George W. Bush: The Anti-Reagan
I've been struck during the remembrances and retrospectives of the life and presidency of Ronald Reagan by the stark contrast between his manner of governance and that of our current president.
George W. Bush claims a direct political lineage from Reagan but, in truth, his administration bears not the slightest resemblance to its far more popular predecessor.
Consider, for example, Reagan's own final summing up of his life and presidency:
“Whatever else history may say about me when I’m gone, I hope it will record that I appealed to your best hopes, not your worst fears; to your confidence rather than your doubts. My dream is that you will travel the road ahead with liberty’s lamp guiding your steps and opportunity’s arm steadying your way.”
Reagan indeed appealed to our best hopes.
Though faced with the very real and formidable threat of the Soviet Union and communism, he did not seek safety in police state tyranny at home or preemptive wars of imperial aggression abroad.
That was the Soviet's way. Not ours.
No, instead, he understood that the greatest weapon in our arsenal was freedom itself, not the false security of totalitarian tyranny or empire. And he wielded that weapon, both in stirring word and undaunted deed, with great effect. He defeated communism not by the "shock and awe" of indiscriminate munitions-inflicted murder, nor by the systematic dehumanization of suspected communists in cruel torture camps, but by holding forth the best of the American character and the universal value of real -- as opposed to merely rhetorical -- freedom. He relit our lamp of liberty, and in so doing, he made us better than we were and almost as good as we should be. Consequently, the whole world came to believe in the promise of freedom again. We Americans did too.
George W. Bush, on the other hand, appeals only to our worst fears.
Though faced with a relatively impotent and pathetic threat of stateless "terror", he demands that we forfeit our sacred birthright -- our Bill of Rights and Constitution -- even freedom itself, all to attain a false security against an equally false threat.
George W. Bush's "security" is the false security of the slave. George W. Bush's "freedom" is only the freedom of a would-be globe-wide dictator to act with utter impunity and to the detriment of mankind. And yet, he claims his lawless usurpations are in the defense of freedom for all. He even claims to be the heir to the mantle of Reagan.
What a farce!
The whole world knows better. And we Americans ought to as well.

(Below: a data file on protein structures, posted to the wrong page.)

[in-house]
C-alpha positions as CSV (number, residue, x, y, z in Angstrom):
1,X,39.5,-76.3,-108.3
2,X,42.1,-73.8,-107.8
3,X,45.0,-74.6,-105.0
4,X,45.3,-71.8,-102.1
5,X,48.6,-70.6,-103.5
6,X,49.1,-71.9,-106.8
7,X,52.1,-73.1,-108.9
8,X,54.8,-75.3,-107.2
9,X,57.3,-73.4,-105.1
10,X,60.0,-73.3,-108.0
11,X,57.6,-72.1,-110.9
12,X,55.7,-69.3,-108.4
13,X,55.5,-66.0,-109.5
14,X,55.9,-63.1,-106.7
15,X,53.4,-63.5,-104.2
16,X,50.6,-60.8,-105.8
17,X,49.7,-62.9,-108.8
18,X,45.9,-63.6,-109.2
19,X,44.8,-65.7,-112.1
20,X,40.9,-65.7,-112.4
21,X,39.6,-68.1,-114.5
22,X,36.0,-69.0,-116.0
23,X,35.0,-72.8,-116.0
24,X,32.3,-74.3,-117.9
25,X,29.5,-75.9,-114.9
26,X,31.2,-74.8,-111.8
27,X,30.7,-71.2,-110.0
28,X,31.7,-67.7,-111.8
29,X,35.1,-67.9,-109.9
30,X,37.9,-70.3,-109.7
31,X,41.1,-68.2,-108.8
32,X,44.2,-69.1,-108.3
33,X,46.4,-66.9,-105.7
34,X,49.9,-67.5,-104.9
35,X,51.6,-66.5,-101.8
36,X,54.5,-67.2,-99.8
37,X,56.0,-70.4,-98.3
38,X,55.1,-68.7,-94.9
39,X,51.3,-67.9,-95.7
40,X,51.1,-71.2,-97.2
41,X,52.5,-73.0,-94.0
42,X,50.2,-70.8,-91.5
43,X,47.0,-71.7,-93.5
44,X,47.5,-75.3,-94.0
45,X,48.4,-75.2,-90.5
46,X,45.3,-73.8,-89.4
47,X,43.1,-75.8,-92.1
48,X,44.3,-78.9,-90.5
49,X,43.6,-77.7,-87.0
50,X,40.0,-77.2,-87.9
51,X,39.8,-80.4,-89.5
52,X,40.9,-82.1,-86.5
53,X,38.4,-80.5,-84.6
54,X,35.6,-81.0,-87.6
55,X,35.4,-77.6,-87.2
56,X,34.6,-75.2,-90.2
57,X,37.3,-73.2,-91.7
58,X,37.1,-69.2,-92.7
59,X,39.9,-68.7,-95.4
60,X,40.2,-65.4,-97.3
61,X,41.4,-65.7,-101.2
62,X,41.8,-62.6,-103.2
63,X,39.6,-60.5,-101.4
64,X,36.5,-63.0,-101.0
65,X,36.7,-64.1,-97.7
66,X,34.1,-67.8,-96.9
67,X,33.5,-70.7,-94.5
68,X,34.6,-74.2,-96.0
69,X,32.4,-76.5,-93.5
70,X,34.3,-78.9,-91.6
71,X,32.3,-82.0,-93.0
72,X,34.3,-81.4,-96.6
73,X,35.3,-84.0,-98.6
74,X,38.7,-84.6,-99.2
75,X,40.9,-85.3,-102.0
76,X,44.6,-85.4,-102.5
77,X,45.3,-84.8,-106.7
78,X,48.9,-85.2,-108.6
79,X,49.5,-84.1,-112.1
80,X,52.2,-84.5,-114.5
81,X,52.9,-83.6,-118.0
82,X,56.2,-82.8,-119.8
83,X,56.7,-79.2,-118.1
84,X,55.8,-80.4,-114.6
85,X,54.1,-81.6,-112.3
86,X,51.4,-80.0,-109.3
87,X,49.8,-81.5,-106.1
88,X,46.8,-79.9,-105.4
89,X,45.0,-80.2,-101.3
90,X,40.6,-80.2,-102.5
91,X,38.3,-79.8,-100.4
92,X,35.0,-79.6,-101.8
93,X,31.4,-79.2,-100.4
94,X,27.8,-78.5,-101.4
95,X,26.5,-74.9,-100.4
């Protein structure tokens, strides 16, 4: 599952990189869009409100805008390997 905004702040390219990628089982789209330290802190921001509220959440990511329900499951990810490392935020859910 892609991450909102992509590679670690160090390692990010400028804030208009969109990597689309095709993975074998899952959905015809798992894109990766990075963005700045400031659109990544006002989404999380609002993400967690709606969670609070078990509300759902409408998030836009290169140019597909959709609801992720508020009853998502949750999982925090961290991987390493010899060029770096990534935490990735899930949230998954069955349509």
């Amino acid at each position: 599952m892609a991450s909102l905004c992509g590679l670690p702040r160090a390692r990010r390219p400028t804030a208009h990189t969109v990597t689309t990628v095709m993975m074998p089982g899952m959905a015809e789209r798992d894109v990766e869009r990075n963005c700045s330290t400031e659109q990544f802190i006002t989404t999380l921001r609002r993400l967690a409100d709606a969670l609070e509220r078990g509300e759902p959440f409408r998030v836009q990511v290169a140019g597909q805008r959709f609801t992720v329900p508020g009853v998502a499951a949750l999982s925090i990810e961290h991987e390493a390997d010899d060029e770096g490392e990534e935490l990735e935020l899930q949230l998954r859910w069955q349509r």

Ronald Reagan renewed our confidence because he understood that freedom was our greatest strength and the only true source of ultimate security.
George W. Bush, on the other hand, now sows for us (and the world) the gravest of doubts because he wrongly thinks freedom's an unacceptable security risk in his mad globe-wide "war on terror".
Under Reagan, we were made ever freer even as we faced down and defeated freedom's greatest foe.
But under Bush, we are made ever more servile and enslaved in the face of freedom's lamest faux.
And so, George W. Bush is the anti-Reagan.
It shouldn't surprise us, then, that Bush's America is now closer in spirit to the Soviet Union Reagan faced down than the proud, victorious, and free nation Reagan led.
In a mere twenty years, a complete and total inversion has taken place.
Under Bush, America has become a new EVIL EMPIRE.
But we can become Reagan's America again. All that we need do is resolve to be free once again. And believe again, as Reagan did, that our birthright of freedom, far from being a cause for insecurity, has ever been and ever shall be the source of our ultimate security and our greatest strength.
Only then will we stand victorious against all the foes of freedom -- even the George W. Bush administration itself.
"You and I are told we must choose between a left or right, but I suggest there is no such thing as a left or right. There is only an up or down. Up to man's age-old dream-the maximum of individual freedom consistent with order or down to the ant heap of totalitarianism. Regardless of their sincerity, their humanitarian motives, those who would sacrifice freedom for security have embarked on this downward path." ~ Ronald Reagan, 1964, from the speech that launched his political career
This essay was first featured at PrisonPlanet.tv.